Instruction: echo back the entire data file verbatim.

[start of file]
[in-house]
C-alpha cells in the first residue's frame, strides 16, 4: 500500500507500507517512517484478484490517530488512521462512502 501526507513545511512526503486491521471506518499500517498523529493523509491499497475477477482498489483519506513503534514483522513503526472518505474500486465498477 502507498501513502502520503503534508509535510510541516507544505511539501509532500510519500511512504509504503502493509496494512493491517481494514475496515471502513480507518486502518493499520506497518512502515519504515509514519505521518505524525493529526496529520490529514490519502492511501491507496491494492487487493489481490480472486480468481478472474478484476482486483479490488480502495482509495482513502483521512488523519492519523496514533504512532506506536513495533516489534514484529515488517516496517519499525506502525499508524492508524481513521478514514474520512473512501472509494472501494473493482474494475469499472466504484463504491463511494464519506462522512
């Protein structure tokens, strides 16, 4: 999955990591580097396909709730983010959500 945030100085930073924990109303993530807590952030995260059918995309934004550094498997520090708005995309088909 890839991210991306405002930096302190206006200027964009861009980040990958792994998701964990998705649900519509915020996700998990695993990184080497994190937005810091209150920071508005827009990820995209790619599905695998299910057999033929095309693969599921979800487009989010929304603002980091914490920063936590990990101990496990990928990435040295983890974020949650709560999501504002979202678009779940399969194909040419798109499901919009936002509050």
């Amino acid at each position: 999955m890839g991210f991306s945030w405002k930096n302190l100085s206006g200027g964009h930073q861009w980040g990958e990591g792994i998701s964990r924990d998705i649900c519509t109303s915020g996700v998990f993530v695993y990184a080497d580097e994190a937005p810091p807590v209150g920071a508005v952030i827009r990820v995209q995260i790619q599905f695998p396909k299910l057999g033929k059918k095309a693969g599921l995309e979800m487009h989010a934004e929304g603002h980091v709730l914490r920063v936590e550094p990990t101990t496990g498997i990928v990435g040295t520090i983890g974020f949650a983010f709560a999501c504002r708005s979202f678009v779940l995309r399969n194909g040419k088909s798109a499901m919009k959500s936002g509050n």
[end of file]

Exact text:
[in-house]
C-alpha cells in the first residue's frame, strides 16, 4: 500500500507500507517512517484478484490517530488512521462512502 501526507513545511512526503486491521471506518499500517498523529493523509491499497475477477482498489483519506513503534514483522513503526472518505474500486465498477 502507498501513502502520503503534508509535510510541516507544505511539501509532500510519500511512504509504503502493509496494512493491517481494514475496515471502513480507518486502518493499520506497518512502515519504515509514519505521518505524525493529526496529520490529514490519502492511501491507496491494492487487493489481490480472486480468481478472474478484476482486483479490488480502495482509495482513502483521512488523519492519523496514533504512532506506536513495533516489534514484529515488517516496517519499525506502525499508524492508524481513521478514514474520512473512501472509494472501494473493482474494475469499472466504484463504491463511494464519506462522512
């Protein structure tokens, strides 16, 4: 999955990591580097396909709730983010959500 945030100085930073924990109303993530807590952030995260059918995309934004550094498997520090708005995309088909 890839991210991306405002930096302190206006200027964009861009980040990958792994998701964990998705649900519509915020996700998990695993990184080497994190937005810091209150920071508005827009990820995209790619599905695998299910057999033929095309693969599921979800487009989010929304603002980091914490920063936590990990101990496990990928990435040295983890974020949650709560999501504002979202678009779940399969194909040419798109499901919009936002509050």
């Amino acid at each position: 999955m890839g991210f991306s945030w405002k930096n302190l100085s206006g200027g964009h930073q861009w980040g990958e990591g792994i998701s964990r924990d998705i649900c519509t109303s915020g996700v998990f993530v695993y990184a080497d580097e994190a937005p810091p807590v209150g920071a508005v952030i827009r990820v995209q995260i790619q599905f695998p396909k299910l057999g033929k059918k095309a693969g599921l995309e979800m487009h989010a934004e929304g603002h980091v709730l914490r920063v936590e550094p990990t101990t496990g498997i990928v990435g040295t520090i983890g974020f949650a983010f709560a999501c504002r708005s979202f678009v779940l995309r399969n194909g040419k088909s798109a499901m919009k959500s936002g509050n």